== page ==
Some states don’t have an income tax. Other states have decreased or eliminated state taxes on military retirement income.

For example, in 2022, Virginia enacted a law that gradually phases out taxes on military retirement for retirees age 55 and older, up to a cap of $40,000. It starts with tax year 2022, when the first $10,000 of their retirement pay is tax free. By 2024, up to $40,000 of military retirement pay is tax free. Be sure to check out your state’s laws.

Tax issues from toxic-water relief in Hawaii

Civilians, including military retirees, in Hawaii who were affected by the toxic, fuel-tainted water in Hawaii in late 2021 and early 2022 were sent 1099 forms from the Defense Finance and Accounting Service, reporting as income the reimbursements they received from the military.

The Internal Revenue Service announced Wednesday that these civilians won’t have to pay taxes on the reimbursements they received from the Defense Department.

This tax issue didn’t affect currently serving military members and their families, who also received reimbursements.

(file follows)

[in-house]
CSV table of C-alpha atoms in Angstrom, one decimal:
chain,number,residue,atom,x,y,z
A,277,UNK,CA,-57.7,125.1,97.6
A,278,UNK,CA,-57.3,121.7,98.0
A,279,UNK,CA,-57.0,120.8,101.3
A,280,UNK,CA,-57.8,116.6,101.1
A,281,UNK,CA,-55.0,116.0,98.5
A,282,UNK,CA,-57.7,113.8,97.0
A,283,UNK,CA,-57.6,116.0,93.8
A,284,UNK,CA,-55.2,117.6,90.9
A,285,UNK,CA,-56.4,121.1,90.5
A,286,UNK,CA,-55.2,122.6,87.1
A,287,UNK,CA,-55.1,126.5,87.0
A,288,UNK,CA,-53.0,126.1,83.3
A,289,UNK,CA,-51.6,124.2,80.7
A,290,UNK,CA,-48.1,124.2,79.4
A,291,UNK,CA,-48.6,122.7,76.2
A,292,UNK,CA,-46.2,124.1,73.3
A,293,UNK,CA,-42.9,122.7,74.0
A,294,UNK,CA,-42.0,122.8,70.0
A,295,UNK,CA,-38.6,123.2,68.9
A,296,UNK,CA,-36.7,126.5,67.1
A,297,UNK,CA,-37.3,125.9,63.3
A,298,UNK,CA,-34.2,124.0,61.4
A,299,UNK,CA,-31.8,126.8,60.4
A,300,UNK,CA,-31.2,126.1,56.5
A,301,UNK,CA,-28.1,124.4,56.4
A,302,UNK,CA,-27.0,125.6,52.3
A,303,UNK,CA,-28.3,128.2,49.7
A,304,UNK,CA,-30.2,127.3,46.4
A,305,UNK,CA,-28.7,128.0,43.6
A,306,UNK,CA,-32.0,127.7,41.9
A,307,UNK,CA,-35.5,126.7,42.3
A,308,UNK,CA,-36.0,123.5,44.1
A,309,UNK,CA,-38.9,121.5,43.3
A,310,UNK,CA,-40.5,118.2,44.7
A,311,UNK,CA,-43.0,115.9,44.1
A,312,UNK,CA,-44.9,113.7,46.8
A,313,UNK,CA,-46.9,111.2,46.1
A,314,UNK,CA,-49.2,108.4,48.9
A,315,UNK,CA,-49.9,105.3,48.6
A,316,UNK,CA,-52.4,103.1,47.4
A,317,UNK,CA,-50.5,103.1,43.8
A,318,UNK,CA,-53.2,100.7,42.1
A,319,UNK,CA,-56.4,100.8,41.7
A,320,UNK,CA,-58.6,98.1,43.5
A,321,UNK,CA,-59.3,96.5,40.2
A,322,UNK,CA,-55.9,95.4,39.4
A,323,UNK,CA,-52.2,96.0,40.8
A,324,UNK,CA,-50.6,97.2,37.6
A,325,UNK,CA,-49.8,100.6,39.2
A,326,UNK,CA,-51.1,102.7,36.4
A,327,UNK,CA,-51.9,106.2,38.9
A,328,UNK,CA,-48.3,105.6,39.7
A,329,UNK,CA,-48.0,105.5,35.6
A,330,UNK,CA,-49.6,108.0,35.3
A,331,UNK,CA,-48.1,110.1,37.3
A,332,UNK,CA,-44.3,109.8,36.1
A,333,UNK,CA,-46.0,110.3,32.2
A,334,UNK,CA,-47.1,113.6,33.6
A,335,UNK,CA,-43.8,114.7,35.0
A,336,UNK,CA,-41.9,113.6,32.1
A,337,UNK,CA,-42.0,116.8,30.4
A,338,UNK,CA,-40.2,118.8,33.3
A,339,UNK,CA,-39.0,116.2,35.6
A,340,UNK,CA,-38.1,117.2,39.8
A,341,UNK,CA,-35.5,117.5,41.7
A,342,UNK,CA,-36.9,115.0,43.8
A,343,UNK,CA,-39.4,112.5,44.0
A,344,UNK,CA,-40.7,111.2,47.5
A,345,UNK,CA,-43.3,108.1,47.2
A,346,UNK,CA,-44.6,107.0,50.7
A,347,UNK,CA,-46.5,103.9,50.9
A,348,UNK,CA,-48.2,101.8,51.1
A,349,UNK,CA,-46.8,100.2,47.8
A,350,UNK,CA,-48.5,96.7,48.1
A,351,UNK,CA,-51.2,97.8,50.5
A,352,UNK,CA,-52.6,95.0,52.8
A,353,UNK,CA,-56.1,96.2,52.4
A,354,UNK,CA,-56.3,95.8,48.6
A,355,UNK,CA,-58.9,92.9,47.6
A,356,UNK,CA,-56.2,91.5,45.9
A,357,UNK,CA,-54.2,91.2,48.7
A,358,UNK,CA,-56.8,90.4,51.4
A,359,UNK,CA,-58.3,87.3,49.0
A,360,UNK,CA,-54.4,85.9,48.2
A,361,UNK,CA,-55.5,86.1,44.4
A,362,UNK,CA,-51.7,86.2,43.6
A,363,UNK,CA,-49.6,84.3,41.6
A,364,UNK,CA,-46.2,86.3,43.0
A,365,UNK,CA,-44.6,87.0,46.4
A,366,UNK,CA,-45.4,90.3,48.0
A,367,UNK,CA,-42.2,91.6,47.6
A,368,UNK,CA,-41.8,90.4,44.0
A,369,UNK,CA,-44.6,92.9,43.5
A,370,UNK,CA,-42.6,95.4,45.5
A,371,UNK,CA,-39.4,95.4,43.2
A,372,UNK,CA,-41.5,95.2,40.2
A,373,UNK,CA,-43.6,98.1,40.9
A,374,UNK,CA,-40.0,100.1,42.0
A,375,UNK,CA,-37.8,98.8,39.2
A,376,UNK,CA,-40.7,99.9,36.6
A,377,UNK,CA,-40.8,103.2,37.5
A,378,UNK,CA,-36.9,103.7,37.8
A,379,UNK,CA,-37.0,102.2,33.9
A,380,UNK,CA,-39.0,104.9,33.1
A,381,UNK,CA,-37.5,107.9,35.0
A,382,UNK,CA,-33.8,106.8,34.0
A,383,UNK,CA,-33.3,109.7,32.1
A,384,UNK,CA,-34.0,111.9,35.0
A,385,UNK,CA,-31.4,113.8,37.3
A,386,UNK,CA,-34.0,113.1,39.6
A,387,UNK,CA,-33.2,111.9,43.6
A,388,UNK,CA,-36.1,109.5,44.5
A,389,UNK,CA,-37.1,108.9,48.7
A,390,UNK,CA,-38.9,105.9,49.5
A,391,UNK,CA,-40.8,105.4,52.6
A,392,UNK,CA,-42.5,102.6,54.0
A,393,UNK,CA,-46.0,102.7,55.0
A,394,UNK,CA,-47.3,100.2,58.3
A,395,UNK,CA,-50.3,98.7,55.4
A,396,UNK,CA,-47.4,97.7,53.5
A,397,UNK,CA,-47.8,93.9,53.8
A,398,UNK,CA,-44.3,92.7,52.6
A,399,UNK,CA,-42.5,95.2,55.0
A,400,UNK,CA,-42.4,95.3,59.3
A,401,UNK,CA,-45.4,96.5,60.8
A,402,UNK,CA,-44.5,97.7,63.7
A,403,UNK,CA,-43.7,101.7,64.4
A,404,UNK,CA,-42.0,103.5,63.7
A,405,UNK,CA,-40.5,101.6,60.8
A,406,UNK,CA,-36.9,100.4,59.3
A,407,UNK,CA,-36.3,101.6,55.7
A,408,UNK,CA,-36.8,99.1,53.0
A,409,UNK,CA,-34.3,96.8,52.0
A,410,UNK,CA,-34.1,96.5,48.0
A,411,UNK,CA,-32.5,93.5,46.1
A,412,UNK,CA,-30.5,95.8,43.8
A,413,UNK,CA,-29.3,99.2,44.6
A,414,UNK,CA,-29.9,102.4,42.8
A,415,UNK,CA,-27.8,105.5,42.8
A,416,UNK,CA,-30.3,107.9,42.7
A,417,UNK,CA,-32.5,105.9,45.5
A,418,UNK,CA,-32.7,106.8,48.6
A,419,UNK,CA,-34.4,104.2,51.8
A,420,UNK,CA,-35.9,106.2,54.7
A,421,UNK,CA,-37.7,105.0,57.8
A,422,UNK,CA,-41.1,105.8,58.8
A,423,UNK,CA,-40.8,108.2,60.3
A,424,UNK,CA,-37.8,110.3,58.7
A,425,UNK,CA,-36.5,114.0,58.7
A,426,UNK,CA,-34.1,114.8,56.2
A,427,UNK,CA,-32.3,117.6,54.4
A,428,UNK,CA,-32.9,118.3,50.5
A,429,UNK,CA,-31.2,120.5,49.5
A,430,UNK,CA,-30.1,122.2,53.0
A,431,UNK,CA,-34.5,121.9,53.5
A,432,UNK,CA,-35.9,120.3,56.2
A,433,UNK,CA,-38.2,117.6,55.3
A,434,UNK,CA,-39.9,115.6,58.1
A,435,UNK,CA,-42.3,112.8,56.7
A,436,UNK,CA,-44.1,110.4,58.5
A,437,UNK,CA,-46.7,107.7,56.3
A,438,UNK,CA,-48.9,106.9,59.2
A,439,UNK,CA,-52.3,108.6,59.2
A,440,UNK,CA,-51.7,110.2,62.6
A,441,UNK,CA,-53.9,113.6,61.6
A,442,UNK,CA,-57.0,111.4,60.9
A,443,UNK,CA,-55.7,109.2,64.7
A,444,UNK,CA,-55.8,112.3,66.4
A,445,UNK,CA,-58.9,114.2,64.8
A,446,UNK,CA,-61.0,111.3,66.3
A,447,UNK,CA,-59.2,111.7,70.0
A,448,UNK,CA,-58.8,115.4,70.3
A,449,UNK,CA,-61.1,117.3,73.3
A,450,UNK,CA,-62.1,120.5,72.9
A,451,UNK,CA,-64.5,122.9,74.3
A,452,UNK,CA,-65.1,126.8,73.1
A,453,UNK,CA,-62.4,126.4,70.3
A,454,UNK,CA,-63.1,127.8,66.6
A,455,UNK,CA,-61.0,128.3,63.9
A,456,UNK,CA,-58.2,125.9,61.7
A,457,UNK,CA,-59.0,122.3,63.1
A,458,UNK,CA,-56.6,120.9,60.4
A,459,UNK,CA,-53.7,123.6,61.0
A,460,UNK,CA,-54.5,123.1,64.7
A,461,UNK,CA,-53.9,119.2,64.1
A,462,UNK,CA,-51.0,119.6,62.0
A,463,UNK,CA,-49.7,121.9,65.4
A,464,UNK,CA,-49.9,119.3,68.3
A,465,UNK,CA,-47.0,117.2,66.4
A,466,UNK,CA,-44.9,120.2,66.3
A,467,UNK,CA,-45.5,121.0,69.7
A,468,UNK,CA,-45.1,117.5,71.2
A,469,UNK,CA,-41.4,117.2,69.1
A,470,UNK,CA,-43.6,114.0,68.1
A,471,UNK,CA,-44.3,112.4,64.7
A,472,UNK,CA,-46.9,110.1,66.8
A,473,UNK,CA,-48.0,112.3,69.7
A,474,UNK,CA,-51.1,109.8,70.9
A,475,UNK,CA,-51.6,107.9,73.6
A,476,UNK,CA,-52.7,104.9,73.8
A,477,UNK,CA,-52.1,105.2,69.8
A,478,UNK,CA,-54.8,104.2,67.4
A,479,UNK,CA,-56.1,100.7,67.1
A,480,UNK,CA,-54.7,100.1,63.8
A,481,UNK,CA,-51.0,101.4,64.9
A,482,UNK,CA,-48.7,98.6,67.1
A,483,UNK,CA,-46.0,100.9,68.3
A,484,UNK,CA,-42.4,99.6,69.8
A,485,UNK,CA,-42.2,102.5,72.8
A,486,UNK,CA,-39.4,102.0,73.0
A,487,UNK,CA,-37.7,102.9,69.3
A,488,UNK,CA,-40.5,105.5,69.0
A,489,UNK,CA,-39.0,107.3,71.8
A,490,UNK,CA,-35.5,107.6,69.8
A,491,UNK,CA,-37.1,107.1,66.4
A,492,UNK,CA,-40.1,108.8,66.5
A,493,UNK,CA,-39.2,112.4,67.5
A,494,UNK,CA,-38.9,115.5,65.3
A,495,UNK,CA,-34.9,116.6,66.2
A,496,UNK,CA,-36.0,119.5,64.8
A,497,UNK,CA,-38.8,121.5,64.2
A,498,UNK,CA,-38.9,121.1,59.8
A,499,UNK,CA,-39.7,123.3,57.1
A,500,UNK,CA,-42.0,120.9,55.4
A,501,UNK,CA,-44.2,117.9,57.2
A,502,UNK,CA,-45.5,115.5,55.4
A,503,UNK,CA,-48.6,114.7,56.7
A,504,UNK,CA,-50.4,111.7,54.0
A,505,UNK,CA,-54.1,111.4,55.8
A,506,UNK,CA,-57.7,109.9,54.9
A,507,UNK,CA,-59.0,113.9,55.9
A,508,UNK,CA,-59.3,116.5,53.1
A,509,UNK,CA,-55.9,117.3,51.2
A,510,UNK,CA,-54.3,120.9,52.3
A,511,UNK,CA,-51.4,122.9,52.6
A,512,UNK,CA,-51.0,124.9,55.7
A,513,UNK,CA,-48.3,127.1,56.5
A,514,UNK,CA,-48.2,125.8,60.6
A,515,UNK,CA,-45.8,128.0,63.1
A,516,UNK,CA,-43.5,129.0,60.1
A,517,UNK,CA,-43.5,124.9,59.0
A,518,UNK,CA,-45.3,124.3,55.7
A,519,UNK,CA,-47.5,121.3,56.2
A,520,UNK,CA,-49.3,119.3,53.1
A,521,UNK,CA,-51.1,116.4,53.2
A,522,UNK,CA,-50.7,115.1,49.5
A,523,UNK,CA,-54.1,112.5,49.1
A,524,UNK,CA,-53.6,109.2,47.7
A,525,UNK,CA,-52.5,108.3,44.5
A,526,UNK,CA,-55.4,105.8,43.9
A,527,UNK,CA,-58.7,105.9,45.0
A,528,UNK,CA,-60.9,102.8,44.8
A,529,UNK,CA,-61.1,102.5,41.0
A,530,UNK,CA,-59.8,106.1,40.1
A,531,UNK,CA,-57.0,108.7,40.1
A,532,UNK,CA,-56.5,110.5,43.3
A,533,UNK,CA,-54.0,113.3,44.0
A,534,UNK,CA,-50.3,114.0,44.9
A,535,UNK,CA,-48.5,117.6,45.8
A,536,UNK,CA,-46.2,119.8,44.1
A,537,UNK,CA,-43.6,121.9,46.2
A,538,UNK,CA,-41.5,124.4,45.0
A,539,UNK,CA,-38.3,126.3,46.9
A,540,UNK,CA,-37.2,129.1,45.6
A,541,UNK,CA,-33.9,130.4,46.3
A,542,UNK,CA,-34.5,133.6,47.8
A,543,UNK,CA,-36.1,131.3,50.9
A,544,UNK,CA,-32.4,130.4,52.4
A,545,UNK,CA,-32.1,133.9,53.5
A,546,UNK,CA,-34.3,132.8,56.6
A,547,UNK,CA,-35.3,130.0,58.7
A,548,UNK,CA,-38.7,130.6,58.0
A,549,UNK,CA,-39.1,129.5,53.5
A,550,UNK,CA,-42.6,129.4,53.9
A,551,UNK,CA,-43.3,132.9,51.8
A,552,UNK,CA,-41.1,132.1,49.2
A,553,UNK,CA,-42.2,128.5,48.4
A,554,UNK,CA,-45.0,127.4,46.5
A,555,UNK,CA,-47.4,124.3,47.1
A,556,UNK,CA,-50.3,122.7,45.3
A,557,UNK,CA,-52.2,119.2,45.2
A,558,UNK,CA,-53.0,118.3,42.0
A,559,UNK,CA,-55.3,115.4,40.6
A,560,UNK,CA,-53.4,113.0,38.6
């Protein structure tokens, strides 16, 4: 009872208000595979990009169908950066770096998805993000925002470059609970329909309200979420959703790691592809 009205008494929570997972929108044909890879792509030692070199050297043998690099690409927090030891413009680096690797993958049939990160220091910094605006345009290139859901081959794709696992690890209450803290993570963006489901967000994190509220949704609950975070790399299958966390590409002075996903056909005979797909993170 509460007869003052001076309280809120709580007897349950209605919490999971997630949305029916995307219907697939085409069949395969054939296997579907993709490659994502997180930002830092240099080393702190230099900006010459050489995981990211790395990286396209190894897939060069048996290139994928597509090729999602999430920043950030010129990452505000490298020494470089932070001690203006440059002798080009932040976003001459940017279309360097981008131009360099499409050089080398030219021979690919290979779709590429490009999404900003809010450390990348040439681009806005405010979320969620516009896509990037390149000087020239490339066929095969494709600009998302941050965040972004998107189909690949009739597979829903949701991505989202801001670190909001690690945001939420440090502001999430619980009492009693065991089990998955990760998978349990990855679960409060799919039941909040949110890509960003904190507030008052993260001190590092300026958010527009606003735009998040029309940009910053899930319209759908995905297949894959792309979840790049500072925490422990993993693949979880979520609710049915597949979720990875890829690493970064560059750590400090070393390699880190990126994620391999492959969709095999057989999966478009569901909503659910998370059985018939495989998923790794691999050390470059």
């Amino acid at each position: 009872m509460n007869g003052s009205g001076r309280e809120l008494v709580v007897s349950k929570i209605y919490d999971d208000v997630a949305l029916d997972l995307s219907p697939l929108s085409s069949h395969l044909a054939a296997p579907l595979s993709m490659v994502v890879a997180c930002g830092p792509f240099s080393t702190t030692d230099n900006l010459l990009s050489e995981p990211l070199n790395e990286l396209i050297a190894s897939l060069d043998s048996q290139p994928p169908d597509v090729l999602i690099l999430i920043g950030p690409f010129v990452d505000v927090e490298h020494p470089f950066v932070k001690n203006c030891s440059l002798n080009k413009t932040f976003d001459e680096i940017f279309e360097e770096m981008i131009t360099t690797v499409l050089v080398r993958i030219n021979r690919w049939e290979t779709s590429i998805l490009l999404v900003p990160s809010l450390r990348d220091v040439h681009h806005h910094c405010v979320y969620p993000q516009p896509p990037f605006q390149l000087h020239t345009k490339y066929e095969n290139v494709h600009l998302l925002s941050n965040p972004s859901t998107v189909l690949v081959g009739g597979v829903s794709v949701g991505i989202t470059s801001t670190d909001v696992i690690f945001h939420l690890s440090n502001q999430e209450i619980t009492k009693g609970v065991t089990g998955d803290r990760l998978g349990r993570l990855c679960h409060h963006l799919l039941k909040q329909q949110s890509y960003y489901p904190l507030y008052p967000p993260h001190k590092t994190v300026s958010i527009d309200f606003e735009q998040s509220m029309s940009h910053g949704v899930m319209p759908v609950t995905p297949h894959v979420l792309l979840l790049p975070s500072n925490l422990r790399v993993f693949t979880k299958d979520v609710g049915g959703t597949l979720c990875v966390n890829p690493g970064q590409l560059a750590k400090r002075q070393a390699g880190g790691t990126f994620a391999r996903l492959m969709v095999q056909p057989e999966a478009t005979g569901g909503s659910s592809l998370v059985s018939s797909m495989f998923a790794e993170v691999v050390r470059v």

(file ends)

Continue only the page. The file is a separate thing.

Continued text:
During the crisis, some people chose to leave their homes while officials worked to flush out the fuel. Others remained in their homes but were instructed not to use or drink the water. They were reimbursed for hotels, meals and, in some cases, personal property damage.

Those haven’t already filed their tax returns should not include those payments in their gross income on their tax returns, IRS officials said in the announcement. Taxpayers who have already filed their 2022 tax returns and included the payments in their gross income should file amended returns using Form 1040-X, Amended U.S. Individual Income Tax Return.

The IRS provided additional instructions for these taxpayers:

  • If taxpayers already filed their 2022 tax return electronically and included the reimbursements in their gross income, they should electronically file IRS Form 1040X. Officials said most electronic tax software and tax professionals offer an electronic amended return filing option. The “Explanation of Changes” should begin with “Red Hill Relief” in the electronic form.
  • *If the form is filed on paper, mark the top of Form 1040-X with “Red Hill Relief” and begin Part III, “Explanation of Changes,” with “Red Hill Relief.” The paper amended return should be mailed to: Department of the Treasury, Internal Revenue Service / Austin, TX 73301-0052.

Tax help